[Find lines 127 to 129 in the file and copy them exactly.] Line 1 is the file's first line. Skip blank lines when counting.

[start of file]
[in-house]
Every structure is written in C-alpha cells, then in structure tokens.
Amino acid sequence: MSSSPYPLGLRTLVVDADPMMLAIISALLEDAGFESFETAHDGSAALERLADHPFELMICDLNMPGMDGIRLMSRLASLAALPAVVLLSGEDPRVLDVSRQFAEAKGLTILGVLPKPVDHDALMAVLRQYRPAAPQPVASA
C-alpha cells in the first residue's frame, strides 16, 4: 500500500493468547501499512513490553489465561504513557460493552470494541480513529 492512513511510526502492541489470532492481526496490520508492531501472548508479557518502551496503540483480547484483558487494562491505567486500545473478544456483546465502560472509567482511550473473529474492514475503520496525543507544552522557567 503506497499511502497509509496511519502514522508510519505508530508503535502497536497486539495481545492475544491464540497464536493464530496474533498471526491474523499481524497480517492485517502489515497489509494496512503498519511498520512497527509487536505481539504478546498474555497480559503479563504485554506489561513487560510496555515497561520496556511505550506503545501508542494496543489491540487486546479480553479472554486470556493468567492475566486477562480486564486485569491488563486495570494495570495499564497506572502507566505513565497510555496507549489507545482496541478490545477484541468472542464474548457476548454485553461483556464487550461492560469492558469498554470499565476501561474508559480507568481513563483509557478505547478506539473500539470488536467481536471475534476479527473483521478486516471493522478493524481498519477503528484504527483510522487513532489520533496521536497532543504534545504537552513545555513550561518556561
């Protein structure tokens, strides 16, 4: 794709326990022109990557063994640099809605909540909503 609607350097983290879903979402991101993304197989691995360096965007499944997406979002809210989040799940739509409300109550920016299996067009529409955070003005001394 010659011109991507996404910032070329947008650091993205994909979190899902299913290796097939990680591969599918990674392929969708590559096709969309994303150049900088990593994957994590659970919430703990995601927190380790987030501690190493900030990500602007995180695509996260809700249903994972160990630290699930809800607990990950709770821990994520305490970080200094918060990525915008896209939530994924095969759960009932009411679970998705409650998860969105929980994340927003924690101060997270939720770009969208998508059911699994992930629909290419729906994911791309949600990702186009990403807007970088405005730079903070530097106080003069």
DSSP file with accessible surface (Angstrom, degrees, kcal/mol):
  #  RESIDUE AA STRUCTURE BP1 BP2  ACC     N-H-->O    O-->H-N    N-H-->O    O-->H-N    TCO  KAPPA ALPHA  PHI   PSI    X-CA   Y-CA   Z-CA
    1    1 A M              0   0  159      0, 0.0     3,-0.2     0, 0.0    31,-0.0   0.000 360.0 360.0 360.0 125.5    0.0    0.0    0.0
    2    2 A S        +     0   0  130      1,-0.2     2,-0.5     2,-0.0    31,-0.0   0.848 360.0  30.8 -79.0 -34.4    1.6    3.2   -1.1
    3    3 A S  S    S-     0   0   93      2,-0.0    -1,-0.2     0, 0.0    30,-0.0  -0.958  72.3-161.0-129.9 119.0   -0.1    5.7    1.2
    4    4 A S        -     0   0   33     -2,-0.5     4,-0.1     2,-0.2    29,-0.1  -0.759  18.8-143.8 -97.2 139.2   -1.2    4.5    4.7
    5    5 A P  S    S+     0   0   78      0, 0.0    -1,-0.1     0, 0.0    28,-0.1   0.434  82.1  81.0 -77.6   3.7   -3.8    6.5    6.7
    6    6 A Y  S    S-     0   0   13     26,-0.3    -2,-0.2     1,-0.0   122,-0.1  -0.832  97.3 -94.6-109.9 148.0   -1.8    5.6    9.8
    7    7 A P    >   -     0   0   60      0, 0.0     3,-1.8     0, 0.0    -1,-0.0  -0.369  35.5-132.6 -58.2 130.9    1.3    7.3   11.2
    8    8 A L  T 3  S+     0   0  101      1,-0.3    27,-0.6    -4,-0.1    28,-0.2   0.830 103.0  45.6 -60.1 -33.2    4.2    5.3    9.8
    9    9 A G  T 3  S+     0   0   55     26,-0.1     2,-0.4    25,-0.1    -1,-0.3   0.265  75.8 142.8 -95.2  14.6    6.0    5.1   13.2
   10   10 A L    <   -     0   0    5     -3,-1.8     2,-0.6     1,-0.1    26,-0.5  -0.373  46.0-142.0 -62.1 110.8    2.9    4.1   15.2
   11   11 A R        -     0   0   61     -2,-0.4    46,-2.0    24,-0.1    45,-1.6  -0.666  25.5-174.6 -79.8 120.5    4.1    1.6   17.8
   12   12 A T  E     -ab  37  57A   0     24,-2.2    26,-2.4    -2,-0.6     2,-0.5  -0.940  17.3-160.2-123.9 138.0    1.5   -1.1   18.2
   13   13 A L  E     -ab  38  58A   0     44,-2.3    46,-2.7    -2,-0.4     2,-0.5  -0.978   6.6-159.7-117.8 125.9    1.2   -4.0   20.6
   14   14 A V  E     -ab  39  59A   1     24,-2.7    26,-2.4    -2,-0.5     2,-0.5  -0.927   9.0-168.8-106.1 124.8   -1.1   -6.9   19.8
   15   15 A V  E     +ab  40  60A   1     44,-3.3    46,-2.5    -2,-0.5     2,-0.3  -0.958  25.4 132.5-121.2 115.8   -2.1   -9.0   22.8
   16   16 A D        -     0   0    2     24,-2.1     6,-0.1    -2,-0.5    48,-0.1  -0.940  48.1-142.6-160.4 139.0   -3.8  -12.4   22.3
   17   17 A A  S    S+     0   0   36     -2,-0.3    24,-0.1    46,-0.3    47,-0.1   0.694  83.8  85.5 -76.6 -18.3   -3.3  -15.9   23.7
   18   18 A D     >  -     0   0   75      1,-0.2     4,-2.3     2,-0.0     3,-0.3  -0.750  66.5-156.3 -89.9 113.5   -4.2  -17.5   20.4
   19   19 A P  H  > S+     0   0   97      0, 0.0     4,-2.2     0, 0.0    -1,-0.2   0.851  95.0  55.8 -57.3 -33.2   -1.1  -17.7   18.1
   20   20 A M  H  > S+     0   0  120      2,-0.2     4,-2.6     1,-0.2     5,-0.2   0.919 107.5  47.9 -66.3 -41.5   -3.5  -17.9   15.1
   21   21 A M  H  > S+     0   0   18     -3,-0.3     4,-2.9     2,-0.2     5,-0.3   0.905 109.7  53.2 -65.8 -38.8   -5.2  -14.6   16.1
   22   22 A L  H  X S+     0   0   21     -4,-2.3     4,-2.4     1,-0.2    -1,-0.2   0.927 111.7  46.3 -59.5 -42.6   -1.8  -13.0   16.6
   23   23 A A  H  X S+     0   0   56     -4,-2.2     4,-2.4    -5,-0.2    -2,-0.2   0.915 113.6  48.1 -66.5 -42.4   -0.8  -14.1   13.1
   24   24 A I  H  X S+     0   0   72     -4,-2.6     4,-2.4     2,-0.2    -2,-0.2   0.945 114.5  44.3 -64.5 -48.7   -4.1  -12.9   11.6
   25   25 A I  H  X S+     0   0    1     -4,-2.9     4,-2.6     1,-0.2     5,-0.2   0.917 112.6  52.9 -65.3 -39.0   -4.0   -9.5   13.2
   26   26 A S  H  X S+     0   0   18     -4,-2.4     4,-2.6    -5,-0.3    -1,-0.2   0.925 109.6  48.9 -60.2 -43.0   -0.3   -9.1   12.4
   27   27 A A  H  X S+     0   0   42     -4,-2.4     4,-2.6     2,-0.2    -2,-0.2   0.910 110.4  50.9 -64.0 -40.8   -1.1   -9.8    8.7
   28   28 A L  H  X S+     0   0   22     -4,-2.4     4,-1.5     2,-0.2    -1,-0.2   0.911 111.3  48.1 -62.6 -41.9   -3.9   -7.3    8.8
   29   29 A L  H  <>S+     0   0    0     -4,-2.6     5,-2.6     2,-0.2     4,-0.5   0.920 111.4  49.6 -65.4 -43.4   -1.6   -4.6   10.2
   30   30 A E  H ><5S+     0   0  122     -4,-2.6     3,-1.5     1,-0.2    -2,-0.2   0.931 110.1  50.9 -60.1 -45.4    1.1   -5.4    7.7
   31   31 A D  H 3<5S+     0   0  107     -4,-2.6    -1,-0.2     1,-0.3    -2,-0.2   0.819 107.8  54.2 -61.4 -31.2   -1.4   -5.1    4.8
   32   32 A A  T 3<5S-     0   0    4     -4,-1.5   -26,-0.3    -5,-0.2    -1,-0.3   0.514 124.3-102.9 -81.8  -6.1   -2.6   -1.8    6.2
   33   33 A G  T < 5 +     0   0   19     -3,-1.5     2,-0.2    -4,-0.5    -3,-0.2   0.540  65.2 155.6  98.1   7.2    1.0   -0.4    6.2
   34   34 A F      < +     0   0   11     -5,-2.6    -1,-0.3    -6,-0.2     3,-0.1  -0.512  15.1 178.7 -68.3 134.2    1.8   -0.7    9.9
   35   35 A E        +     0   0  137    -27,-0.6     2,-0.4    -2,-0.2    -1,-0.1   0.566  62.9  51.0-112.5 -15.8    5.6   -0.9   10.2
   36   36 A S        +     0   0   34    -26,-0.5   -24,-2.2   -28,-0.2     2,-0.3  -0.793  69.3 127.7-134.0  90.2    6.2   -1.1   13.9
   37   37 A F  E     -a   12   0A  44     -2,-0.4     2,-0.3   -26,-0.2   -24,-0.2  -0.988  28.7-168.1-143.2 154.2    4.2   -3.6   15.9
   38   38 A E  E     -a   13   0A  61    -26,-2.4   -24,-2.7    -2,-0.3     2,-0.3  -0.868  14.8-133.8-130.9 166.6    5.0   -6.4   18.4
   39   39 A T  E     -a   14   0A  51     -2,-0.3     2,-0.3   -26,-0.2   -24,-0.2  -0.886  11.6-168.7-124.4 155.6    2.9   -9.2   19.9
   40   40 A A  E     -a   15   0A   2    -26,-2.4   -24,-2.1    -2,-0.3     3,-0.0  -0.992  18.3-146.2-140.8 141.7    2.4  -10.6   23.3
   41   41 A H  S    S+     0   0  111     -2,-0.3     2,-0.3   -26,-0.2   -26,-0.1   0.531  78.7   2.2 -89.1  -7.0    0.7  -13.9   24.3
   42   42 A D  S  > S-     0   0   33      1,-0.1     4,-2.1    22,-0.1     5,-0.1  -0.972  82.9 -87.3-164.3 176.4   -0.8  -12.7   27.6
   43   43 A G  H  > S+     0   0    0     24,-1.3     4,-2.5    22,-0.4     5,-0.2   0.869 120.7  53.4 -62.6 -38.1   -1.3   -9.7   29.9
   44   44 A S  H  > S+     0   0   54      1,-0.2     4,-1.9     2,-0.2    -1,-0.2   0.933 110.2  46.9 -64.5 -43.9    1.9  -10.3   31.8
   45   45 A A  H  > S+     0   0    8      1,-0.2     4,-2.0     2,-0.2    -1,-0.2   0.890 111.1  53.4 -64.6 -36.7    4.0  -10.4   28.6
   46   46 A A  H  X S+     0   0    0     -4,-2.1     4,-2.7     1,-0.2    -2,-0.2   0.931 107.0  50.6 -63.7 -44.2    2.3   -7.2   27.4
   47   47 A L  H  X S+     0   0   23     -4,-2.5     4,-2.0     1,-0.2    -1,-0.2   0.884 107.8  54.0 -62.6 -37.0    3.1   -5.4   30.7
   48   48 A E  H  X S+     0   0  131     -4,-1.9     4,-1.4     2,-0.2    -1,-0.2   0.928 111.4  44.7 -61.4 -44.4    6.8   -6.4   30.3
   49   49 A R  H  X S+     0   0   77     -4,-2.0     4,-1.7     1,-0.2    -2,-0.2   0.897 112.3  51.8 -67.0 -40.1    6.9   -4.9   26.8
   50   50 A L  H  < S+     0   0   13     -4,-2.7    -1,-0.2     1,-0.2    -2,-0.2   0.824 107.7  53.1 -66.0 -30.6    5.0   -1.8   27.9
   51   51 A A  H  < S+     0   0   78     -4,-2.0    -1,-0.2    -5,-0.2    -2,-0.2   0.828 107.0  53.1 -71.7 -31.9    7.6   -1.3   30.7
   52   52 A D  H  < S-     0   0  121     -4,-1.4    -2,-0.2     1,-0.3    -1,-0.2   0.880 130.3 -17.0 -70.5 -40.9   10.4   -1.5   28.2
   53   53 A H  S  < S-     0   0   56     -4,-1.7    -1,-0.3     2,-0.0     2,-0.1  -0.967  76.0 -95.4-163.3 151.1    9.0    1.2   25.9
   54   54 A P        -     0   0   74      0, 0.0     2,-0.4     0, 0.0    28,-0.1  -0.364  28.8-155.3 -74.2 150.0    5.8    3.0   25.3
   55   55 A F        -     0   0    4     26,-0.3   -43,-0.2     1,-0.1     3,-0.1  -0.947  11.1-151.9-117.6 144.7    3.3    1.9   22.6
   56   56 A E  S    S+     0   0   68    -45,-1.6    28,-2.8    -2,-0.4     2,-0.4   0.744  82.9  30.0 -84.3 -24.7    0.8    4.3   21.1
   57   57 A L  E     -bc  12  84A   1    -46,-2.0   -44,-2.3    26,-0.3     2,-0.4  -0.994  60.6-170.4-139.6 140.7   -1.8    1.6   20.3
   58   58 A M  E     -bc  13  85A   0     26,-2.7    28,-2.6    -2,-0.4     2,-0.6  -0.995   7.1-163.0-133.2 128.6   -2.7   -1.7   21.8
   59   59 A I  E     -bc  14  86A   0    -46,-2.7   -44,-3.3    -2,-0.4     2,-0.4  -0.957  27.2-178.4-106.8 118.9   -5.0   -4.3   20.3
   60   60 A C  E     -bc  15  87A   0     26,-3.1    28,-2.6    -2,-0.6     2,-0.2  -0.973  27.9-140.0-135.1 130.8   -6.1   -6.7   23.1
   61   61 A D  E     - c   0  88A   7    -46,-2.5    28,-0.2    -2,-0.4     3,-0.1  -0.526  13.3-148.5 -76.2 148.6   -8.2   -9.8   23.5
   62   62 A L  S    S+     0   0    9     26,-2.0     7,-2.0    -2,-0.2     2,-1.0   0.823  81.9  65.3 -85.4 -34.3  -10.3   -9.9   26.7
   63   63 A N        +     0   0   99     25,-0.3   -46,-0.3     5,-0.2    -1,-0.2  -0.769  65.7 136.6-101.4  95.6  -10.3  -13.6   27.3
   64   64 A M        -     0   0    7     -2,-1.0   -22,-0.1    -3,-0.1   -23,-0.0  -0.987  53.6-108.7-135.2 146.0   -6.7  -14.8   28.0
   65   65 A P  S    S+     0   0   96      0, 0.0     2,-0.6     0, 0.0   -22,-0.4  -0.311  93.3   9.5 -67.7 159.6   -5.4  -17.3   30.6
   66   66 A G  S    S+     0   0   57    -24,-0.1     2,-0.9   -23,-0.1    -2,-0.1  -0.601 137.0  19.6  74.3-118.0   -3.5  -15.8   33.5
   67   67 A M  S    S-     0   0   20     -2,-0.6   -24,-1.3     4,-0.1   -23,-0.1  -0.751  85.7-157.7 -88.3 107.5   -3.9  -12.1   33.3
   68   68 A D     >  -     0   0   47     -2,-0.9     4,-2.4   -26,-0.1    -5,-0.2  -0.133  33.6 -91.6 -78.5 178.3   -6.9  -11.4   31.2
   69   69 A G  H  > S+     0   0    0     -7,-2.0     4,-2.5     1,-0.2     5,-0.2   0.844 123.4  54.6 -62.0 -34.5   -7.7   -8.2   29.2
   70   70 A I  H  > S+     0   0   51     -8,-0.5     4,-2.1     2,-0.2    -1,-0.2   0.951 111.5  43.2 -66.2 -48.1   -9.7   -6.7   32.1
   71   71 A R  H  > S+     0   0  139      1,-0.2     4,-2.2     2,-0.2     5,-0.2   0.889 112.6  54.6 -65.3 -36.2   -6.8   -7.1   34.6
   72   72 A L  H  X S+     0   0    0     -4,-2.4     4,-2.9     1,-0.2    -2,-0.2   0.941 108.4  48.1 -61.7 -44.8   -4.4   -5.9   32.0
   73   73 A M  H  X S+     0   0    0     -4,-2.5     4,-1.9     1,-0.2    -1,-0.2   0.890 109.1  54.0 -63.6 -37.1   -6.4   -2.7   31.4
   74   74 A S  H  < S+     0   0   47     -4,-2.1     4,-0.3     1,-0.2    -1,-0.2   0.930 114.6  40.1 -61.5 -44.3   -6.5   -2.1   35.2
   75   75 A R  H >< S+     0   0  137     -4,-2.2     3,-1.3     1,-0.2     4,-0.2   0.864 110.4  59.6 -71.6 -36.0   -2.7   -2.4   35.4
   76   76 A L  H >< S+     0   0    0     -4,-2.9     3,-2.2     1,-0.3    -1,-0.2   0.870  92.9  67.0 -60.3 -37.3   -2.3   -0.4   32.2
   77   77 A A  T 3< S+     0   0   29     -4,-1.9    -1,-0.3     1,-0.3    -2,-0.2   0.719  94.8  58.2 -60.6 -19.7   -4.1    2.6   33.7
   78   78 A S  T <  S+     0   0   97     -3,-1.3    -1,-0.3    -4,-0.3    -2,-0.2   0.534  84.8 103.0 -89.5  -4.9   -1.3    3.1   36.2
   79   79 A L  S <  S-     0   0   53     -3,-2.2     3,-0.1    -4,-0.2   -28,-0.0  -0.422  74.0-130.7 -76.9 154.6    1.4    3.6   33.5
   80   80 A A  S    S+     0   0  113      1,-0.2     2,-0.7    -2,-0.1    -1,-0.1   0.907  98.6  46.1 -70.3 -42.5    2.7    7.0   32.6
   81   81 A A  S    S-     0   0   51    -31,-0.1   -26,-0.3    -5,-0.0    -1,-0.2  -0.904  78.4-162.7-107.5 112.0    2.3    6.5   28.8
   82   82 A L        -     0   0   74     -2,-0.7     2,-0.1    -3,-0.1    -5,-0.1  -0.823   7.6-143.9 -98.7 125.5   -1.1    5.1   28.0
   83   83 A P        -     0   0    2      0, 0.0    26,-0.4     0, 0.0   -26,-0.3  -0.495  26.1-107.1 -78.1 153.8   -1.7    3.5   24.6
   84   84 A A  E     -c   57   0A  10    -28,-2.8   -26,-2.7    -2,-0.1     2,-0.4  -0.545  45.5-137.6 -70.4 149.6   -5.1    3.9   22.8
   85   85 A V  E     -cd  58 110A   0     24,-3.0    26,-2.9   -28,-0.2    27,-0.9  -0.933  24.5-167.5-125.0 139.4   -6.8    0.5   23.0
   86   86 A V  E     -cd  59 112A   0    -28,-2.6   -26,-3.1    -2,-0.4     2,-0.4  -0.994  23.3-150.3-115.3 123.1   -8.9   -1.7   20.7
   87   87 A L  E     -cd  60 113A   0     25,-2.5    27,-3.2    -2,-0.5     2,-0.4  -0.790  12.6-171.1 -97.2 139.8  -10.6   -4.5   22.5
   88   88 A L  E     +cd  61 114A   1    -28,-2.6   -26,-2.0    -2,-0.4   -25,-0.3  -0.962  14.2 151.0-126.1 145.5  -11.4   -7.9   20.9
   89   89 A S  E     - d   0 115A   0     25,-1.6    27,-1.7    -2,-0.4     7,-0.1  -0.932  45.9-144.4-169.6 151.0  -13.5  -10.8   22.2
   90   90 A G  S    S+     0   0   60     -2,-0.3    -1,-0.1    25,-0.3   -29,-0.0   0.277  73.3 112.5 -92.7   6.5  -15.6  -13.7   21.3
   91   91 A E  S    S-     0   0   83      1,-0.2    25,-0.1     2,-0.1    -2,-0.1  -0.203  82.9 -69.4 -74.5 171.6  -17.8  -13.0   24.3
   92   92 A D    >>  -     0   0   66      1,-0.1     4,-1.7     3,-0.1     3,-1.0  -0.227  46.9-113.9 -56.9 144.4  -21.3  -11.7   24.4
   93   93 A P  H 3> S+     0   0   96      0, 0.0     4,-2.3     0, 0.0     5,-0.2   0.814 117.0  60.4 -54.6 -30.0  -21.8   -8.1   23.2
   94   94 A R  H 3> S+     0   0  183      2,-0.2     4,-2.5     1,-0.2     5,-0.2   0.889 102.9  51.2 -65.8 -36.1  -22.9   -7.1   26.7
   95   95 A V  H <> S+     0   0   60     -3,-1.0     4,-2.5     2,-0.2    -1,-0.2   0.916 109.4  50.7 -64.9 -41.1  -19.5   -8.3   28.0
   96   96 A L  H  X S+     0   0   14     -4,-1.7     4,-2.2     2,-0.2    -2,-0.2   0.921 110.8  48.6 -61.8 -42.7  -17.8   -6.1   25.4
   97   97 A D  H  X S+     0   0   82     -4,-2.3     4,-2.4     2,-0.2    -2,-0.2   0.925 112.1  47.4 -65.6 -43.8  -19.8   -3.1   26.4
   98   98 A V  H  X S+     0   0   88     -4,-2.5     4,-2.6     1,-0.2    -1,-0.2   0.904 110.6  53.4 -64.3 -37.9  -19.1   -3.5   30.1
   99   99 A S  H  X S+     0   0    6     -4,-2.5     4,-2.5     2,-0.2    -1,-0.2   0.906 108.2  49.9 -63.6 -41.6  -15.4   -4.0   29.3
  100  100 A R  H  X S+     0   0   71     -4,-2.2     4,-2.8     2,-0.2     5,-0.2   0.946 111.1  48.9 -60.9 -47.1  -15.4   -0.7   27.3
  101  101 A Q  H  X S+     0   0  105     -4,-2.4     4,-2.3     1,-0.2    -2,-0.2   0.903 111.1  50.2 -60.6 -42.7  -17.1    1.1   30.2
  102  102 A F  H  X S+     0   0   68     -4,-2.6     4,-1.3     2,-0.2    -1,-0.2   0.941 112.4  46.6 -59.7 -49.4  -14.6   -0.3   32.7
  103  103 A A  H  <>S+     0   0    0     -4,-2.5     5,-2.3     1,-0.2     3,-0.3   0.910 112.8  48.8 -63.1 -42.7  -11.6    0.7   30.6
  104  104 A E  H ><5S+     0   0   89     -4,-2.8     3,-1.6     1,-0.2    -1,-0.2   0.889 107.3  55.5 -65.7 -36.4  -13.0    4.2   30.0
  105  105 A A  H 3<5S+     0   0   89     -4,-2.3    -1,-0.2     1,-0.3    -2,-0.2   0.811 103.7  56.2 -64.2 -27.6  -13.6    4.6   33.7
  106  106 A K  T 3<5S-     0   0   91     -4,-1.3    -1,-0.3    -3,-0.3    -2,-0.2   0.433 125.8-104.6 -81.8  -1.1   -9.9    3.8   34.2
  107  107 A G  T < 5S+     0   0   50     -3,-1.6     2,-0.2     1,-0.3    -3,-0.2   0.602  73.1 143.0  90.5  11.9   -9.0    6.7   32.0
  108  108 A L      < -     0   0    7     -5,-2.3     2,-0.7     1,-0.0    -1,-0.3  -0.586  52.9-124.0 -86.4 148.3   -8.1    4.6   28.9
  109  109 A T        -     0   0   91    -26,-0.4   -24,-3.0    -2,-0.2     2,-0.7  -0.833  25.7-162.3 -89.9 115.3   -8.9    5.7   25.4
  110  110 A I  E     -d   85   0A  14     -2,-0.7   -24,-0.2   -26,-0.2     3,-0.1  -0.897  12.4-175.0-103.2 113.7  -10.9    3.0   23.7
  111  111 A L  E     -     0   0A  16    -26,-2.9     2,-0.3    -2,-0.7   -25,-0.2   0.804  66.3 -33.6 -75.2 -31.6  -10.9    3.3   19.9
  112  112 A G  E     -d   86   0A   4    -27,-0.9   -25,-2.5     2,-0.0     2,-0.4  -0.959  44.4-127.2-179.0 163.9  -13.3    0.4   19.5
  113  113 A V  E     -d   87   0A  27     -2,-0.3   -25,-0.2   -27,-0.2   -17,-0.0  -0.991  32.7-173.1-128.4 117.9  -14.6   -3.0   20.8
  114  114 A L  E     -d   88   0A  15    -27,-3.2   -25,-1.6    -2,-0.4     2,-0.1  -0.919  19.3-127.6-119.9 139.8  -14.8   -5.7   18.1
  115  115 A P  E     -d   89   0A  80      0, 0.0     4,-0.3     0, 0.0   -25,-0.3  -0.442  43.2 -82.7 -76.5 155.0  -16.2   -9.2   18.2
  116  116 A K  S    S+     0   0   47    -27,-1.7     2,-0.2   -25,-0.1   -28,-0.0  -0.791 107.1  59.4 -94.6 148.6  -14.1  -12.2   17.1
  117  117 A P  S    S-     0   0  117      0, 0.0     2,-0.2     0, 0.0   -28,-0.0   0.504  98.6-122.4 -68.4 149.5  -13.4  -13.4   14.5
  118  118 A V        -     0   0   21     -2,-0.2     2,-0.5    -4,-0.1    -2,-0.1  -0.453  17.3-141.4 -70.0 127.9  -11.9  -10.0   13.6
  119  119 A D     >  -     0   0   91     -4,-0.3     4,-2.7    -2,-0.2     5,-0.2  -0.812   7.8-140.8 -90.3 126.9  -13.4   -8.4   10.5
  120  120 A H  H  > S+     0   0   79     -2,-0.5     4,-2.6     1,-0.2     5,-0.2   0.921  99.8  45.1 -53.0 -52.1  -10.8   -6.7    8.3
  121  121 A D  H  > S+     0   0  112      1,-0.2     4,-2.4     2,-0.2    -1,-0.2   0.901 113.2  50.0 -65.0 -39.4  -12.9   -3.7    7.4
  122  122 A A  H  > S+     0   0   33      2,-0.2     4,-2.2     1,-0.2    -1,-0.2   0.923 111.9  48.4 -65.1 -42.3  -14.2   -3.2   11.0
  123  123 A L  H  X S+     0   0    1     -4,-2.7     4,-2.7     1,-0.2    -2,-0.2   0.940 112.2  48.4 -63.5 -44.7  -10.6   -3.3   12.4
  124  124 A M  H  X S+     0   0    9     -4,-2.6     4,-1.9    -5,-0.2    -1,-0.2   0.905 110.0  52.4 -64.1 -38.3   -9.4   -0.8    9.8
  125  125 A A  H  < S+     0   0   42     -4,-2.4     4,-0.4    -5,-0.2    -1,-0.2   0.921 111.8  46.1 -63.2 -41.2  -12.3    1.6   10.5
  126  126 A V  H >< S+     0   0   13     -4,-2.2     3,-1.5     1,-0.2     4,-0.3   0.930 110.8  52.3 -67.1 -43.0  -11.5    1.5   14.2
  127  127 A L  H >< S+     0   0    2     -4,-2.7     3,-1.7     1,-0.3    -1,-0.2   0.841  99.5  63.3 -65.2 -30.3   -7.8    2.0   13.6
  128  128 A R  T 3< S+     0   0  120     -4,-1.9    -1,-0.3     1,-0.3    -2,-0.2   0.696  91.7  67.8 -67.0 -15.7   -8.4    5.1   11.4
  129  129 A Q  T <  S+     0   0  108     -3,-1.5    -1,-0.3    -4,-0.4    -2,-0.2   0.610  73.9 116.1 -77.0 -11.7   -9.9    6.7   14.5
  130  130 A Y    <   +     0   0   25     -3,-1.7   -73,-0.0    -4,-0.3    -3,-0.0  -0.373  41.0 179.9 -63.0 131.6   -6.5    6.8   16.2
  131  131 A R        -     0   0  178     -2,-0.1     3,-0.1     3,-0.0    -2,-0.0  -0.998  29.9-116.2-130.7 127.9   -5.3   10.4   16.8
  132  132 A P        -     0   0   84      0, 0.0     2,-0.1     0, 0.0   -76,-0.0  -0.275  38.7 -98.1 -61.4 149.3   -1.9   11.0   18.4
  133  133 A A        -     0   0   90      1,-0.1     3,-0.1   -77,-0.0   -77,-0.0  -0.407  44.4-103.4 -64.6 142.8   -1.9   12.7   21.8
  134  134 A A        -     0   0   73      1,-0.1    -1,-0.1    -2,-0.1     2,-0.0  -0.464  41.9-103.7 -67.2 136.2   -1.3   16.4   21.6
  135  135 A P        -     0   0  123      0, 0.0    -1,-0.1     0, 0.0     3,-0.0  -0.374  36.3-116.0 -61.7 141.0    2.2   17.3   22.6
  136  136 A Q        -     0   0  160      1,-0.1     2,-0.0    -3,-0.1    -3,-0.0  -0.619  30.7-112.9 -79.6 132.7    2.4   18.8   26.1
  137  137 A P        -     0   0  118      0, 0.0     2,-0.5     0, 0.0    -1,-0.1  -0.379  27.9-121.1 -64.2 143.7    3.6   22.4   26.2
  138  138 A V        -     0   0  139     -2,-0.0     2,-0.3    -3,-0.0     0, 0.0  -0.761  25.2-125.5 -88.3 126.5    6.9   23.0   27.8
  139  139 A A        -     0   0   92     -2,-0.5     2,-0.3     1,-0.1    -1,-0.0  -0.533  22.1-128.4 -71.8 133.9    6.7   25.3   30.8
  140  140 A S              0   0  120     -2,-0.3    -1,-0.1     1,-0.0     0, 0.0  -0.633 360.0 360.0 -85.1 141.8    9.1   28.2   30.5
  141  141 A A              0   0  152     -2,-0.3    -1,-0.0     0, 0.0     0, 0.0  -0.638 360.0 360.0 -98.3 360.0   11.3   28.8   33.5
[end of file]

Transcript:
  120  120 A H  H  > S+     0   0   79     -2,-0.5     4,-2.6     1,-0.2     5,-0.2   0.921  99.8  45.1 -53.0 -52.1  -10.8   -6.7    8.3
  121  121 A D  H  > S+     0   0  112      1,-0.2     4,-2.4     2,-0.2    -1,-0.2   0.901 113.2  50.0 -65.0 -39.4  -12.9   -3.7    7.4
  122  122 A A  H  > S+     0   0   33      2,-0.2     4,-2.2     1,-0.2    -1,-0.2   0.923 111.9  48.4 -65.1 -42.3  -14.2   -3.2   11.0